Following anti-government protests, and a commission request to step down from his position, Haitian Prime Minister Laurent Lamothe announced his resignation.
According to LA Times, Lamothe said: ‘…I am leaving the post of prime minister…with a feeling of accomplishment.” Lamothe also added that he was stepping down with the hope that the move would “unblock the political crisis.”
With Lamothe’s resignation, Martelly must now appoint a new government that can oversee legislative elections, which has been delayed for more than three years. LA Times reports that Martelly must call an election by January 12th, when some legislator’s terms end, or else Parliament will be forced to shut down. This consequence will give martelly a ‘rule by decree’, a policy which would see Haiti returning to the days of Dictatorship, which the country had been undergoing for most of its history.
Although Haiti has seen some amount of growth, citizens believe there is still way too much corruption, and took to angry demonstrations in favor of Lamothe stepping down.
In his closing speech, Prime Minister Lamothe said he was ‘…proud of his administration and that Haiti was put on a positive course.’
The United States have tried to intervene and assist in Haiti’s crisis. Former US President Bill Clinton said,’ “The one thing that Haiti doesn’t want to get out of this process is looking like ‘OK, we had four great years, we were growing like crazy so you think we’ll throw it all away and go back to the old ways,’” he told the paper. “It won’t be good for the country.”
According to LA Times, Haitians are not happy with the US ‘support’ for the ‘decaying’ Haitian government.
by Natalie Monique
Trinidad and Tobago Prime MInister, Kamla Persad-Bissessar recently returned from a 12 day State visit to India, where she was able to accomplish both business and personal ventures. She got the opportunity to visit her ancestral village in Bihar, where she was welcomed by 100,000 villagers in cultural style.
The India Times described the moment, ‘A helicopter carrying Kamla Persad Bissessar, the first woman prime minister of Trinidad and Tobago, descended on a specially constructed helipad near the village in Itarhi block of Buxar district, about 125 km from state capital Patna, amid tight security….The moment she arrived here, there was a roar of applause and cheering from the waiting crowds for the ‘pradhanmantri beti’ or ‘daughter PM’, officials said.’ She was accompanied by a 25-member delegation, including her husband as well as other Trinidadians.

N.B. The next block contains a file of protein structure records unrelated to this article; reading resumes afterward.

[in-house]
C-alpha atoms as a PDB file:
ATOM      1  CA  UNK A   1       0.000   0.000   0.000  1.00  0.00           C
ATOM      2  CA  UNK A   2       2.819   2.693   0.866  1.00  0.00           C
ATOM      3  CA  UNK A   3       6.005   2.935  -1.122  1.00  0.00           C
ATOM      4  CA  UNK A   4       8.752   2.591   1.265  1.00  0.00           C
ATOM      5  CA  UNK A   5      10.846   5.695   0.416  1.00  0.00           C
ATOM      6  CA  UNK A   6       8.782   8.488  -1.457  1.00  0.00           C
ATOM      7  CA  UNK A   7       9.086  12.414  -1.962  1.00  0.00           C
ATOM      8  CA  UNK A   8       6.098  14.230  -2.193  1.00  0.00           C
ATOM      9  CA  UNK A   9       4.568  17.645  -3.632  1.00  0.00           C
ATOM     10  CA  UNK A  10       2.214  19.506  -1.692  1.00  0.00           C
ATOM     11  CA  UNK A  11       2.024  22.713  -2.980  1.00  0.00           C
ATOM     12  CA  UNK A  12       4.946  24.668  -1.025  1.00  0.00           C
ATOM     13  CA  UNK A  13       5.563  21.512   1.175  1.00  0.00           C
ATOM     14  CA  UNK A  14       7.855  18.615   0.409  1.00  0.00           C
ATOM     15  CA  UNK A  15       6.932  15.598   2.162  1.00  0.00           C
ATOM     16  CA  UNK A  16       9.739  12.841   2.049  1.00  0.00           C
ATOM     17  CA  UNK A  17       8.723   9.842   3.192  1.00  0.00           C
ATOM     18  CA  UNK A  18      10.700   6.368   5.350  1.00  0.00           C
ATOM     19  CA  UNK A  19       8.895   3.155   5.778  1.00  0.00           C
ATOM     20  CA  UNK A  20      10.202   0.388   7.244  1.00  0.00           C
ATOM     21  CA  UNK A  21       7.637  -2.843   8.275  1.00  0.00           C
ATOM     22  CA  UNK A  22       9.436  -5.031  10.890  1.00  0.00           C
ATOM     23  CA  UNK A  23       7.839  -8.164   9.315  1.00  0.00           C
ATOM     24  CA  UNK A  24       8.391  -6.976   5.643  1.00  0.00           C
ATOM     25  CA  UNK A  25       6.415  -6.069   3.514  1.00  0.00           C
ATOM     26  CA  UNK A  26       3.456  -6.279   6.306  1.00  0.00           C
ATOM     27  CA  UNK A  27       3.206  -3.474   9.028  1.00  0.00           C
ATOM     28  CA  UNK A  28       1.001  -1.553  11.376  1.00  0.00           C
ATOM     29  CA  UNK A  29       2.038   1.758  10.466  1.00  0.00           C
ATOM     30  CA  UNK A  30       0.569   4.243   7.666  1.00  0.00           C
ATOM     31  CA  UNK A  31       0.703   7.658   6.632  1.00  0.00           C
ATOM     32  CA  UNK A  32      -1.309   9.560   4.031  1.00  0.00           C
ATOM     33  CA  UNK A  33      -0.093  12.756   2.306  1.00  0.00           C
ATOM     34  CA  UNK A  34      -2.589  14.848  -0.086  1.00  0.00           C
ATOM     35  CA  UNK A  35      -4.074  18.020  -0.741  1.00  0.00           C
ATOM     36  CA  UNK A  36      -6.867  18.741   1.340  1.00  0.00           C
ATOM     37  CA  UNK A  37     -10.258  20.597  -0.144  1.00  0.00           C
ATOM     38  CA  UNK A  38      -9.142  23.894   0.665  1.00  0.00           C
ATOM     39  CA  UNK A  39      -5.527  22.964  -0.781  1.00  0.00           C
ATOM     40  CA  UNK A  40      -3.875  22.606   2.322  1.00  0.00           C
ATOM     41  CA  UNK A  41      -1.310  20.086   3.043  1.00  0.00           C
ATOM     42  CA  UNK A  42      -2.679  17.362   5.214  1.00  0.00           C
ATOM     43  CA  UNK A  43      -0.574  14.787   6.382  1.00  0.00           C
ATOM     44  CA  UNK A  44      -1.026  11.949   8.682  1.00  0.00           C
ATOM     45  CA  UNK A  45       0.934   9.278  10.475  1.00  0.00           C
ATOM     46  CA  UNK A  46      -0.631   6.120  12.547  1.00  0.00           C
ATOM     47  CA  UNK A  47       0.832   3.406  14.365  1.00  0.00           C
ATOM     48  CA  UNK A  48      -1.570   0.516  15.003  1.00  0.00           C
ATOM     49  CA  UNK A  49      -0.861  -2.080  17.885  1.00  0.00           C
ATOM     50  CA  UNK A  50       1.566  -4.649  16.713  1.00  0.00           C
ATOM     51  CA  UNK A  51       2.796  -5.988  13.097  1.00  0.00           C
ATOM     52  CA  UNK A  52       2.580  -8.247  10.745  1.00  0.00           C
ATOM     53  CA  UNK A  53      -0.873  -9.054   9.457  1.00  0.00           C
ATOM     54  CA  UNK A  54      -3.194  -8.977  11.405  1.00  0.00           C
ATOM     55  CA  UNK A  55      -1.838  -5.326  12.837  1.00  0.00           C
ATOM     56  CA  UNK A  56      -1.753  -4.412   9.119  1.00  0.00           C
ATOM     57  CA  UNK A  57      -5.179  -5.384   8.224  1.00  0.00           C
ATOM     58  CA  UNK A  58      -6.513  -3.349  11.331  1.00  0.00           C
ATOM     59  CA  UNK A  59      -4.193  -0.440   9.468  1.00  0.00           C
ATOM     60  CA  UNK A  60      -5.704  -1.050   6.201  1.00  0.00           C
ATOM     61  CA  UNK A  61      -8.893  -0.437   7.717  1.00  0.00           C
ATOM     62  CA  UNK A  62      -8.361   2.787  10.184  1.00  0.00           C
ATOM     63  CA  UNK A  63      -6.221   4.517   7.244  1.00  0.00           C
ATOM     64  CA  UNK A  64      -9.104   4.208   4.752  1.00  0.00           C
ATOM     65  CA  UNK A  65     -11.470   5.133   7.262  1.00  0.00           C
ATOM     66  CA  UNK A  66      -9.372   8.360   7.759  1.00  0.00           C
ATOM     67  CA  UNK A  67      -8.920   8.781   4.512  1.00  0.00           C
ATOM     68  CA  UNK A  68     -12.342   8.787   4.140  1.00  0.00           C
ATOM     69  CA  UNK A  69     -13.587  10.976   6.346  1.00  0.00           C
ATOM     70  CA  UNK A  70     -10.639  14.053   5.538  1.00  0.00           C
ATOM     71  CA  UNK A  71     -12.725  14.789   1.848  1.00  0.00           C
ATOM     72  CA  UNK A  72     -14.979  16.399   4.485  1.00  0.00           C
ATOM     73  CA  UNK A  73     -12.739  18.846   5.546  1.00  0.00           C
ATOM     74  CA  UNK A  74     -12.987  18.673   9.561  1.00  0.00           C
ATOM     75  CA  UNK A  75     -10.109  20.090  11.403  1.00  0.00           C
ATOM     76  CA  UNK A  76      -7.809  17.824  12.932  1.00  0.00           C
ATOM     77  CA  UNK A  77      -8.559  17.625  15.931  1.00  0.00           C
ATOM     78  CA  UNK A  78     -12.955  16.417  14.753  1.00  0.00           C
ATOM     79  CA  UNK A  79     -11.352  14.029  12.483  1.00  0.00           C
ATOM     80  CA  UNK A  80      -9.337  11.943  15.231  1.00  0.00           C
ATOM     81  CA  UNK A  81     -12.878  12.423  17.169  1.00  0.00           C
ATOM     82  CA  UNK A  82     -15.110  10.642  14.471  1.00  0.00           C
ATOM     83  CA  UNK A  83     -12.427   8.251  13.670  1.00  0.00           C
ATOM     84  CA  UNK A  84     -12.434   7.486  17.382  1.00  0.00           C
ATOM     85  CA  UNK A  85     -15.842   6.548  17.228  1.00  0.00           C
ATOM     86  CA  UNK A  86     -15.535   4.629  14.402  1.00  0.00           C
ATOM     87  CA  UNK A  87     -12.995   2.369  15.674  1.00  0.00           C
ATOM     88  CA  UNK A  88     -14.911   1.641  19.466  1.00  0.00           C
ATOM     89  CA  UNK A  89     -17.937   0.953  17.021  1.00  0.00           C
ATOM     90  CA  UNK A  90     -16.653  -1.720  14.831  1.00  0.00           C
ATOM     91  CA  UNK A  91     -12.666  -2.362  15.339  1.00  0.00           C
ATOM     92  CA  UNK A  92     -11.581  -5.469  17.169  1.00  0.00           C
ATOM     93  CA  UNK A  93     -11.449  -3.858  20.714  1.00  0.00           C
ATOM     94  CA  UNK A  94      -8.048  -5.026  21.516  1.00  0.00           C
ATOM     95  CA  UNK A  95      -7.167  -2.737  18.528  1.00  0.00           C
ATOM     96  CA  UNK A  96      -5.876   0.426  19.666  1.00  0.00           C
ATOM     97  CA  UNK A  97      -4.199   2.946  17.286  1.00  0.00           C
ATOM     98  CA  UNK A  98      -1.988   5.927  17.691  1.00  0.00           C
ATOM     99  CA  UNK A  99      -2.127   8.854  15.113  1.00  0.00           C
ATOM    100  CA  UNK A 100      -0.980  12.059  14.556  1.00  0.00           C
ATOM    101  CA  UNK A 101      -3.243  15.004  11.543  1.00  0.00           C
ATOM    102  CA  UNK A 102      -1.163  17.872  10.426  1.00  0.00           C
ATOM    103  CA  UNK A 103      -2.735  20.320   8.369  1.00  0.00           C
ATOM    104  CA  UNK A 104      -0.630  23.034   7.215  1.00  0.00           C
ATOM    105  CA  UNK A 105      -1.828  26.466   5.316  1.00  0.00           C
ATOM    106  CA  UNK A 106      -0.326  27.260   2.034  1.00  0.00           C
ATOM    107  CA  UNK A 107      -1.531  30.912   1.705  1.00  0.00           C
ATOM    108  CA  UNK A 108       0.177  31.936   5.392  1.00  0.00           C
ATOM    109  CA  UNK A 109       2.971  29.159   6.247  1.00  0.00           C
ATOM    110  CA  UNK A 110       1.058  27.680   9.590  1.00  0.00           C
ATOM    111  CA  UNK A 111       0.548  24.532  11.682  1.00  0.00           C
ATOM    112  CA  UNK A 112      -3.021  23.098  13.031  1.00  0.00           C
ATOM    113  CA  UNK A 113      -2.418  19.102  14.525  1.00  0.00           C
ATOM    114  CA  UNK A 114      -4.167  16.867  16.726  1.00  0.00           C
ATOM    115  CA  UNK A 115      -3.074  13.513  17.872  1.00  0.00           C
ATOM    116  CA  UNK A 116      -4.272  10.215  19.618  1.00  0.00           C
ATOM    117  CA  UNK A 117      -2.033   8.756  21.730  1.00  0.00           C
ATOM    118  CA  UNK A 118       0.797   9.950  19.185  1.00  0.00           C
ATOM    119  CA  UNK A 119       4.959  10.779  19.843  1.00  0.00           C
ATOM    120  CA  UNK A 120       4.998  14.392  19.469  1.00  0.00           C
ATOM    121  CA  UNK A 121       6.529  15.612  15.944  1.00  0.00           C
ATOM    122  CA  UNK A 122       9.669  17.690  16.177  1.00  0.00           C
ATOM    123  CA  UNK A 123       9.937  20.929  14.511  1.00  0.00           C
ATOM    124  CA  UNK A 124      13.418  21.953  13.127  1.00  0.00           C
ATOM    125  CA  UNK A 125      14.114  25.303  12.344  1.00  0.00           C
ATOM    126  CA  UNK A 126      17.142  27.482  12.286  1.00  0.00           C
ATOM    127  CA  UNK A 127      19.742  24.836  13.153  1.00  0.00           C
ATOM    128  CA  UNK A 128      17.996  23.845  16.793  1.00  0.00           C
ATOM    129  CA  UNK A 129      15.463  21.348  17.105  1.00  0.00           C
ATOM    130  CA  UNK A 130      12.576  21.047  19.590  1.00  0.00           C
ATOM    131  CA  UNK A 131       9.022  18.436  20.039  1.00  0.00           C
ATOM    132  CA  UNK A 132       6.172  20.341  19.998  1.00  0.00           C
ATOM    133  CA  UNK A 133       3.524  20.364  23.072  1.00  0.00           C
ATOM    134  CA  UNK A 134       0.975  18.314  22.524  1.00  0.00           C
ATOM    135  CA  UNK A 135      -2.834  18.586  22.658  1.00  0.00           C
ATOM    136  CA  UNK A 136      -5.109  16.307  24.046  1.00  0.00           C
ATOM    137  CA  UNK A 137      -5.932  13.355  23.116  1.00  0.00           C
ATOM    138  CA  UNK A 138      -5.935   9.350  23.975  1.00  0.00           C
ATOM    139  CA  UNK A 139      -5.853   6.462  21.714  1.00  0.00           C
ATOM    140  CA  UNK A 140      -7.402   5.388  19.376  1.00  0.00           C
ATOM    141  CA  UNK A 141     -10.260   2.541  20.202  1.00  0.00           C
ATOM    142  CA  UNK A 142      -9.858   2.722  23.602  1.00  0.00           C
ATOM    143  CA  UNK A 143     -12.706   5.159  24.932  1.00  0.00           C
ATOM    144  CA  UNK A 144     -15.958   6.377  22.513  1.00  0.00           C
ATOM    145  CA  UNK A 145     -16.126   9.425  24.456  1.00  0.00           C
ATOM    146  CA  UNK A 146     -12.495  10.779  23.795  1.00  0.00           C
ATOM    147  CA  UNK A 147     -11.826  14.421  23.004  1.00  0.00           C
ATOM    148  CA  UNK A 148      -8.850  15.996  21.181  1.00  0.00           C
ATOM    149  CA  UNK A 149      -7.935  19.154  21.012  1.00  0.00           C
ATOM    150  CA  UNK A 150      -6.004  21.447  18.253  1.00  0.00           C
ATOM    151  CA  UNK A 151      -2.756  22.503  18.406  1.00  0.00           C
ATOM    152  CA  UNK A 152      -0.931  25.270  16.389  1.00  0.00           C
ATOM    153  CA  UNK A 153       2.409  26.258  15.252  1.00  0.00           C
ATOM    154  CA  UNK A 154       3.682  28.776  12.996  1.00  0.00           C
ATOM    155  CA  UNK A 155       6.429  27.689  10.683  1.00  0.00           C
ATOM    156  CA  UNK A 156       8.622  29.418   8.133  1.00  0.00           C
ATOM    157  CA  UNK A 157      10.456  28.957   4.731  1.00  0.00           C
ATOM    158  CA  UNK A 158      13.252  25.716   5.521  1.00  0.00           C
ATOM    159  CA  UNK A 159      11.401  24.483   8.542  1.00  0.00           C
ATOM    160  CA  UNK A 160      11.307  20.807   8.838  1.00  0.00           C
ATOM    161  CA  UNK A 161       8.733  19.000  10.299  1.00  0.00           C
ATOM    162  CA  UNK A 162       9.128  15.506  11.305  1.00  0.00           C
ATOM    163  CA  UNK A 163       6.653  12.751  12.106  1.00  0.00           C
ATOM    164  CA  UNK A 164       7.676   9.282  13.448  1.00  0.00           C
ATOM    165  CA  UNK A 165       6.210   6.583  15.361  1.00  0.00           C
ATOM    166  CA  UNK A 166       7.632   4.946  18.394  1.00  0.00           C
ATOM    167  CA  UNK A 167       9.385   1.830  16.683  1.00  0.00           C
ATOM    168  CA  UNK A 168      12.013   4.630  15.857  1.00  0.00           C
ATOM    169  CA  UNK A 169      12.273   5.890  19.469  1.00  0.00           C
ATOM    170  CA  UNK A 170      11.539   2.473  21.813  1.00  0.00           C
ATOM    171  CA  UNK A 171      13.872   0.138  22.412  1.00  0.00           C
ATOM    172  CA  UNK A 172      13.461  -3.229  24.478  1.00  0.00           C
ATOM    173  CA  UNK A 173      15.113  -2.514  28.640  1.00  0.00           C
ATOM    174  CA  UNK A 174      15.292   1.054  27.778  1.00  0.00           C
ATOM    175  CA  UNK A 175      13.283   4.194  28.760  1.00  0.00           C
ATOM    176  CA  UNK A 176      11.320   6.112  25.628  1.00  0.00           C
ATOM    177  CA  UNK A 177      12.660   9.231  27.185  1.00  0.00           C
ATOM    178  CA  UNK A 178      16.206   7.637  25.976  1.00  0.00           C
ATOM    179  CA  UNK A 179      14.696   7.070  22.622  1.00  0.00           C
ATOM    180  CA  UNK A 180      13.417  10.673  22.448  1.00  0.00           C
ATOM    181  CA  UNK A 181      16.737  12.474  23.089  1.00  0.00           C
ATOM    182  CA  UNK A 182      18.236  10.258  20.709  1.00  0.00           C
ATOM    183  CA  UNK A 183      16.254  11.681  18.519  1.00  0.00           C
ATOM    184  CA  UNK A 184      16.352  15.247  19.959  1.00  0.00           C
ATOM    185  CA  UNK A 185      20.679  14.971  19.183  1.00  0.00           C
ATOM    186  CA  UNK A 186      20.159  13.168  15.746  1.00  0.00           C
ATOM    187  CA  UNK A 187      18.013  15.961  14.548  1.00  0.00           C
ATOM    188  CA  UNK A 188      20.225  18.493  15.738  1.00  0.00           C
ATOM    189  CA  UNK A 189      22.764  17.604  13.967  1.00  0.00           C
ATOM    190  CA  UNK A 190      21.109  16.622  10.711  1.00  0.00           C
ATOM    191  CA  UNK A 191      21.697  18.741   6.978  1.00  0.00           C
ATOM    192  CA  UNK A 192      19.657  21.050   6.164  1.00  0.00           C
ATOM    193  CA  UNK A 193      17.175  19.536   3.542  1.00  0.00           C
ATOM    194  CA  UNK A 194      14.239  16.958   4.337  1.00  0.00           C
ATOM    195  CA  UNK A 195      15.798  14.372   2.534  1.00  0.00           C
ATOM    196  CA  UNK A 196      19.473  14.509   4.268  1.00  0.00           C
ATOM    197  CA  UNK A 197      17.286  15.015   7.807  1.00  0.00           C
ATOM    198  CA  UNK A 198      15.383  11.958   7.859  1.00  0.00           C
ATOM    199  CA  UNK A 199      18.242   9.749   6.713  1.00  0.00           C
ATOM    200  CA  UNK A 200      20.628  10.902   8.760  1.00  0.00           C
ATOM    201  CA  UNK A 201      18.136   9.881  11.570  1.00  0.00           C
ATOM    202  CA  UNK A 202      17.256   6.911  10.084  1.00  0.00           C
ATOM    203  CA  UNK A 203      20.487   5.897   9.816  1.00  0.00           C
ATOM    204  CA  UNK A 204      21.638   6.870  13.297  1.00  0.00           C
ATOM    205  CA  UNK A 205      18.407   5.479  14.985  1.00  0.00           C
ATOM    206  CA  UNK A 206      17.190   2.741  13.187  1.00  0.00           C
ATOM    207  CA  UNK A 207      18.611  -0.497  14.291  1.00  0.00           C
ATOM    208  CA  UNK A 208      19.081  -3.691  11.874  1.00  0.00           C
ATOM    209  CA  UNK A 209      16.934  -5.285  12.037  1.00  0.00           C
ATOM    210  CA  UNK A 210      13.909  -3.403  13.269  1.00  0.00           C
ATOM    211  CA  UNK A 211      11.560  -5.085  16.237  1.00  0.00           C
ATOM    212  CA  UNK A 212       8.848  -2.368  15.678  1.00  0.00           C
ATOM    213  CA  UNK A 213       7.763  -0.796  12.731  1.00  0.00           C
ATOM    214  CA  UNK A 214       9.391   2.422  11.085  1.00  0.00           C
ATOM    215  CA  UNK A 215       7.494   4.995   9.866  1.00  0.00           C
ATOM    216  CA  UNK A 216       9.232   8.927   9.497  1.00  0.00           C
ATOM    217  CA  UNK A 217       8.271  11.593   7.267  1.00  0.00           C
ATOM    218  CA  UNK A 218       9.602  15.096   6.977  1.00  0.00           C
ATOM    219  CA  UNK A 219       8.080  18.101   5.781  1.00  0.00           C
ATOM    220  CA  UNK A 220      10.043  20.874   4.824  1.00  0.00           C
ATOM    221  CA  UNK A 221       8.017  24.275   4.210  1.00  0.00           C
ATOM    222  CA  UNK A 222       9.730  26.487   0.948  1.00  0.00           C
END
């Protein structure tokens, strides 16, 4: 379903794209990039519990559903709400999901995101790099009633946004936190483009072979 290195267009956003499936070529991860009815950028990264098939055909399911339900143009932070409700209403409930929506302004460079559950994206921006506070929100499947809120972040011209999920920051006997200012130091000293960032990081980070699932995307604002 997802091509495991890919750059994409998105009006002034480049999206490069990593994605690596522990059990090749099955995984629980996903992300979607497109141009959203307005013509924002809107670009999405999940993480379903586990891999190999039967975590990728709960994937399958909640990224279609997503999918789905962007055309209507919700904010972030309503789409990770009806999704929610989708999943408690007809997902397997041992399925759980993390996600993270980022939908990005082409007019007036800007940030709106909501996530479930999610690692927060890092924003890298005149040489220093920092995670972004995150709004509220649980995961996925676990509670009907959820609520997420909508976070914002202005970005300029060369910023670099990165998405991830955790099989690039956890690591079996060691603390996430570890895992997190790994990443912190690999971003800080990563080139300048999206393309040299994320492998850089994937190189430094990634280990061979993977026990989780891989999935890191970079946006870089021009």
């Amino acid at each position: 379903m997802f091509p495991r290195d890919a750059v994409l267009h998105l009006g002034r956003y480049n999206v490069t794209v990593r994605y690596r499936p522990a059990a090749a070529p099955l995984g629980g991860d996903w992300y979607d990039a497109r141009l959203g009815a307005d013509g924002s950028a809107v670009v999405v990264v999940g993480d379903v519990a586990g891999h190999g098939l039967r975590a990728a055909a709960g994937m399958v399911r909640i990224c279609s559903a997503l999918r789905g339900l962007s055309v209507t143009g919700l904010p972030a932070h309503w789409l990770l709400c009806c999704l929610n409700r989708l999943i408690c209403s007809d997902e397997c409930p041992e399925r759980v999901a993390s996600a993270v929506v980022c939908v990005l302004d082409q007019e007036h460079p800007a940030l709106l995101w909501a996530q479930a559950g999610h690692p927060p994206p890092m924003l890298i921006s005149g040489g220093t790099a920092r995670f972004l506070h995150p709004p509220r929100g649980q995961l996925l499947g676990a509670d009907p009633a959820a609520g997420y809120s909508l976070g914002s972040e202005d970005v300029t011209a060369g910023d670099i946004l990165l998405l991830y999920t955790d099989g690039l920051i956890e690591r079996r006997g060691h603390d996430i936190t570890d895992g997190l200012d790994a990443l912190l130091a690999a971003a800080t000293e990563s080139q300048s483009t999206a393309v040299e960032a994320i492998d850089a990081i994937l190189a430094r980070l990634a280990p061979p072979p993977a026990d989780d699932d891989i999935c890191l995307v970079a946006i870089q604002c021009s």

We recently carried a story highlighting her visit, Mrs Persad-Bissessar was greeted in royal, red carpet style in India, arriving in a Jet and other treatment considered by some to be somewhat lavish. Some persons have taken to the internet to voice their mixed feelings on the visit. They are questioning the ‘legitimacy’ of the trip as a State visit, and the ‘possible’ economic repercussions on the Trinidad people.
However speaking with Trinidad Express, when asked about the number of people on the mission to India, the PM said, “My delegation consists of my ministers and their support staff. I am not in a position to say how many delegates accompanied me exactly, but the expenditure for me and my delegates was paid for completely by the Indian government and I am very thankful for that. Apart from my delegation there are other people who have accompanied me on this trip and they have come here at their own cost.”
The Prime Minister has also told TE that a full report will be submitted shortly to the Trinidad Parliament, on the mission and achievements of the trip, the total number of of persons who participated and the total cost. “Each time we travel, we have reported and indicated what we will do, and on our return, we have been accounting to the people through Parliament and media briefings….when Parliament sits, we will continue with good governance measures to report to you all,” In regards to the length of the trip, she highlighted that most of the time was spent travelling, four days for just flight time alone.
Sources say, ‘according to an official record sent by the Trinidad and Tobago government to Bihar, Persad Bissessar’s great-grandfather Ram Lakhan Mishra had left Bhelupur in 1889.’ “She thanked villagers and reminded them of the close relations she shared with them for generations. She recalled that other descendents were living in this village,” and thye say, according to officials, villagers gifted her a chunk of its soil and a silver crown. She also planted five trees — neem, pakad, pipal, ashok and barh near her ancestral home.
Below are a couple photos that were posted on the PM’s Facebook page of her recent feat:
PM arrives in Ancestral village, greeted by 100, 000 villagers
PM returns to Trinidad and is greeted by Trini supporters.
It is reported that about 150 people from Trinidad and Tobago accompanied her on the trip to India, included in her delegation was famous cricketer Brian Lara. He said, “I quite enjoyed this trip as this time I came here not as a cricketer but as an ambassador.” PM Persad-Bissessar said told sources the trip was not about ‘finding her roots’, she said, “Finding one’s roots is a fairly modern concept. If I had to do so I would come here personally by myself like I have done in the past.”
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